Blood cadmium, mercury, and lead and metabolic syndrome in South Korea: 2005-2010 Korean National Health and Nutrition Examination Survey

Byung Kook Lee, Yangho Kim

Research output: Contribution to journalArticlepeer-review

Abstract

Introduction: We present data from the Korean National Health and Nutrition Examination Survey 2005-2010 regarding the association between levels of blood cadmium, mercury, and lead and metabolic syndrome (MS) in a representative sample of the adult South Korean population. MS is defined as a cluster of disorders including central obesity, glucose intolerance, hypertension, low high-density lipoprotein cholesterol, and high triglycerides. Methods: The analysis was restricted to participants ≥20 years of age who completed the health examination survey, including blood lead, cadmium, and mercury measurements. Odds ratios (ORs) for MS were calculated for log2-transformed blood metal levels and tertiles thereof after covariate adjustment. Results: No significant results were observed in females. In males, adjusted ORs indicated that a doubling of blood cadmium resulted in a 23.0% increase in the risk of MS. Male subjects in the highest tertile of blood cadmium were 36.7% more likely to have MS versus those in the lowest tertile. There were no significant ORs for having MS or its components in any of the models of blood lead and mercury levels after covariate adjustment. Conclusion: The association between blood cadmium level and MS was significant regardless of the type of variable (continuous or categorical) among men with lower blood cadmium levels. Thus, blood cadmium levels were robust risk factors for MS in men. To our knowledge, this is the first report of an association between cadmium exposure and MS.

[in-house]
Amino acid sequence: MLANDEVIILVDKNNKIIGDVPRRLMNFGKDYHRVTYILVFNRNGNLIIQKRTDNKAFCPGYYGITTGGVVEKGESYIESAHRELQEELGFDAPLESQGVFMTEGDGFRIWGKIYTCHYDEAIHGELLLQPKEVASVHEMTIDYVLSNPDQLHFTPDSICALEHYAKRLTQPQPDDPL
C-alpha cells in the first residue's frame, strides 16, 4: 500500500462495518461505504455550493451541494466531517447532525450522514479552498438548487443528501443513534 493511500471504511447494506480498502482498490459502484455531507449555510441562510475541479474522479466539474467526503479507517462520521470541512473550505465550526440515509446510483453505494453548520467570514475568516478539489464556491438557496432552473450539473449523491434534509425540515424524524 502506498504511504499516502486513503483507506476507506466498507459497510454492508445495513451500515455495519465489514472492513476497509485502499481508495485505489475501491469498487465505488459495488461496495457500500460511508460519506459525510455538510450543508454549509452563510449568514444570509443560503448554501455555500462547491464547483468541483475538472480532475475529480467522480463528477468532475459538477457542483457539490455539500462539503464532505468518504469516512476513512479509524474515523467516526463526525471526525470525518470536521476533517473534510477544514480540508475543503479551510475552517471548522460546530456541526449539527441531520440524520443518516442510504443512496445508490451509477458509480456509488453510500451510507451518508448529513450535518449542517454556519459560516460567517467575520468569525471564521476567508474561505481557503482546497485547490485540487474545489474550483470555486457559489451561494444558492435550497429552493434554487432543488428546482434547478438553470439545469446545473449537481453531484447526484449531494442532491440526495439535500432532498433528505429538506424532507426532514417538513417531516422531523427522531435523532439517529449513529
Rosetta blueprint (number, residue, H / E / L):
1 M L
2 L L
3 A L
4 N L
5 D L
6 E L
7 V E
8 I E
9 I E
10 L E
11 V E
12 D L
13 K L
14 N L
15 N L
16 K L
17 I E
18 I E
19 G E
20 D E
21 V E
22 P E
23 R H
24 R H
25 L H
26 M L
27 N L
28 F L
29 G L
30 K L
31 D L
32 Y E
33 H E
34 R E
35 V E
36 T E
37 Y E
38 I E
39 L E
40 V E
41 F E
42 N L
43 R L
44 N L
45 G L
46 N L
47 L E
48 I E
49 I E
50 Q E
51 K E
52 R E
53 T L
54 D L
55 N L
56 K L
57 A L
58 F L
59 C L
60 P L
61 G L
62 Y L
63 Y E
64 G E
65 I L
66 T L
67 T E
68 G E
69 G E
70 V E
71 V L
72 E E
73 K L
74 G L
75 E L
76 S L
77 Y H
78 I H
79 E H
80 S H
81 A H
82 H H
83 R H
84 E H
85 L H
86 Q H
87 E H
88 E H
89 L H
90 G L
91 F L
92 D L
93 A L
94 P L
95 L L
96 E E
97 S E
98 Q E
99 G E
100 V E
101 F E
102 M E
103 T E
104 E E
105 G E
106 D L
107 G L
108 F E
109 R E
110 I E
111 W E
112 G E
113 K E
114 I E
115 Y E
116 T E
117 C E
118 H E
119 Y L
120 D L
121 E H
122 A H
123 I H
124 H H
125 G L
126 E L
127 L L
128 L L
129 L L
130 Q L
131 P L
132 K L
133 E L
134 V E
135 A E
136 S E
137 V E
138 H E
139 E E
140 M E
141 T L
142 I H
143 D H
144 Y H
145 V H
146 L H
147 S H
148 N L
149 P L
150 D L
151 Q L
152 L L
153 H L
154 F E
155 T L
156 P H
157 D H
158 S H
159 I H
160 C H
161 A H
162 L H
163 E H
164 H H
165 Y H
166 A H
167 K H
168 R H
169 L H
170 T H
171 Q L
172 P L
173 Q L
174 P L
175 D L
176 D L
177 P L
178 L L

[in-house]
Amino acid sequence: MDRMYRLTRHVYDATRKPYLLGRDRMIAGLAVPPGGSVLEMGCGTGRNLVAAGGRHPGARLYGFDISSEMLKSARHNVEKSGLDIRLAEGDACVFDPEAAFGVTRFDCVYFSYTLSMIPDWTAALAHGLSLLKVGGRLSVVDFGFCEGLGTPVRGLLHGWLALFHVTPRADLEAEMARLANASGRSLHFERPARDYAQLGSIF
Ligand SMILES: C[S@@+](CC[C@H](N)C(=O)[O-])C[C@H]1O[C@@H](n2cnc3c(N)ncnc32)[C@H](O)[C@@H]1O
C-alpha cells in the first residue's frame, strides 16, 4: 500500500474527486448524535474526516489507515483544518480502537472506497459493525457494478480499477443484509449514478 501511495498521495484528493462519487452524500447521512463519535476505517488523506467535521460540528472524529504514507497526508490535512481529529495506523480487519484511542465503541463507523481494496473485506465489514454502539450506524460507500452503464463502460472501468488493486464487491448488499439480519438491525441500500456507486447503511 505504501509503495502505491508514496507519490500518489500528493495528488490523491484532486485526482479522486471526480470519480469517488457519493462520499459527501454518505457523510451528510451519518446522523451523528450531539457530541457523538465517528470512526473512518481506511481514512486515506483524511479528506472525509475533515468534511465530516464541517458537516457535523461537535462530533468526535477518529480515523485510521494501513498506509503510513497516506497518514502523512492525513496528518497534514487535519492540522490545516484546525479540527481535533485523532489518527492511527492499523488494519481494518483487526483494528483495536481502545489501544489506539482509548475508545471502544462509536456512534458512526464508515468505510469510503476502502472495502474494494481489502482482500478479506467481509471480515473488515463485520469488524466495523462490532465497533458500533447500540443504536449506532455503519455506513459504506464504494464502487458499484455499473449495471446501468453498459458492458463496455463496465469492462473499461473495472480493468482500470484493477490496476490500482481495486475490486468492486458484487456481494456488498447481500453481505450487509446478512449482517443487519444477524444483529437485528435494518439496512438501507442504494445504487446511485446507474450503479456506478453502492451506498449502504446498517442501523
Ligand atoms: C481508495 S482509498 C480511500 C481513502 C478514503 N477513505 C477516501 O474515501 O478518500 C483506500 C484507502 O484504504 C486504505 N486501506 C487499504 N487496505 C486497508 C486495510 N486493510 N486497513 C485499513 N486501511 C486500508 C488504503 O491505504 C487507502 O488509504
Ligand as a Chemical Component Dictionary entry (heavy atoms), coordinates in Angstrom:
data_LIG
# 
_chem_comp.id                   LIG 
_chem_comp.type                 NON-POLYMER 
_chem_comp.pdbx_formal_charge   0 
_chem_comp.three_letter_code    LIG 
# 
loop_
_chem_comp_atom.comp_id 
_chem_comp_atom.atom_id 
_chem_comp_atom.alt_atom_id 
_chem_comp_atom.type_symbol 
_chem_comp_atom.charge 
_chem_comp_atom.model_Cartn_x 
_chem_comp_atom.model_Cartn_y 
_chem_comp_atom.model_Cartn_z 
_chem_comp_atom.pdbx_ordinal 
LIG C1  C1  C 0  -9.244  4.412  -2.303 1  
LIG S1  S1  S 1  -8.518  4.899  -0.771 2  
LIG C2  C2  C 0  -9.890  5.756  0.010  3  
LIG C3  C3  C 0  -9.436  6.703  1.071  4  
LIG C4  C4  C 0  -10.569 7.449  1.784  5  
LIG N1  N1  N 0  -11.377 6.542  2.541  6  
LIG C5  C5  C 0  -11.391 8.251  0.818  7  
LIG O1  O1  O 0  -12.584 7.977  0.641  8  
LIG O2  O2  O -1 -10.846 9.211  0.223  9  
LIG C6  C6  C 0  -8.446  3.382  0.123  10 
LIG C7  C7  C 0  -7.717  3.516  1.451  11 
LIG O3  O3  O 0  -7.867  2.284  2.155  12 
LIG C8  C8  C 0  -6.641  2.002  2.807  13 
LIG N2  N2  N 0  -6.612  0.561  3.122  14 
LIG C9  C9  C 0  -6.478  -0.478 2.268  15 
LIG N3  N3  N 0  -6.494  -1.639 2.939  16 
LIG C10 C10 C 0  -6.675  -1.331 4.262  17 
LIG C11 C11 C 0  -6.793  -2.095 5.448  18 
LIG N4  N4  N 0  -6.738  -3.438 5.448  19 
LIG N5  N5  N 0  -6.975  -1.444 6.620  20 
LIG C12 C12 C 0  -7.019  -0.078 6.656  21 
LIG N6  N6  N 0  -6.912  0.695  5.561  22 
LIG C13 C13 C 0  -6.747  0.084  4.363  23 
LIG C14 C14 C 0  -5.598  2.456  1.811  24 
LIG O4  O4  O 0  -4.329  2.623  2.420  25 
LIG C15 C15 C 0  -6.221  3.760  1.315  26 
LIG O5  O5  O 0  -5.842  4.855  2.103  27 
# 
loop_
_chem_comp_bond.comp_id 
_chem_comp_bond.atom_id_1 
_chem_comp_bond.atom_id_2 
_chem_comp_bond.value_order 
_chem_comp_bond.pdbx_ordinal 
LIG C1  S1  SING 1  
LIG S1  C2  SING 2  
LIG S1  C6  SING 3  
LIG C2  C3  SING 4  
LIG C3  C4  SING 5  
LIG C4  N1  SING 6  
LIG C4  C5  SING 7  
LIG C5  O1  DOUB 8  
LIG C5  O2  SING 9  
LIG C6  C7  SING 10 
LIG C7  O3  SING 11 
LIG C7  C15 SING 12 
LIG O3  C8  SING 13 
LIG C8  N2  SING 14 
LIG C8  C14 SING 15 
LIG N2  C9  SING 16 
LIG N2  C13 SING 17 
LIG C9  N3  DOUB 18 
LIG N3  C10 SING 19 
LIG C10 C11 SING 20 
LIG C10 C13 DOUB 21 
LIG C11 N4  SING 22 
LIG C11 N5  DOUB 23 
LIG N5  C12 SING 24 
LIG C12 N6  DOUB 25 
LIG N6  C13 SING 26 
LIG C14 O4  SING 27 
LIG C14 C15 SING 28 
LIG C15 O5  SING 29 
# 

Original languageEnglish (US)
Pages (from-to)682-692
Number of pages11
JournalAmerican Journal of Industrial Medicine
Volume56
Issue number6
DOIs
StatePublished - Jun 1 2013

Keywords

  • Cadmium
  • Lead
  • Mercury
  • Metabolic syndrome

ASJC Scopus subject areas

  • Public Health, Environmental and Occupational Health

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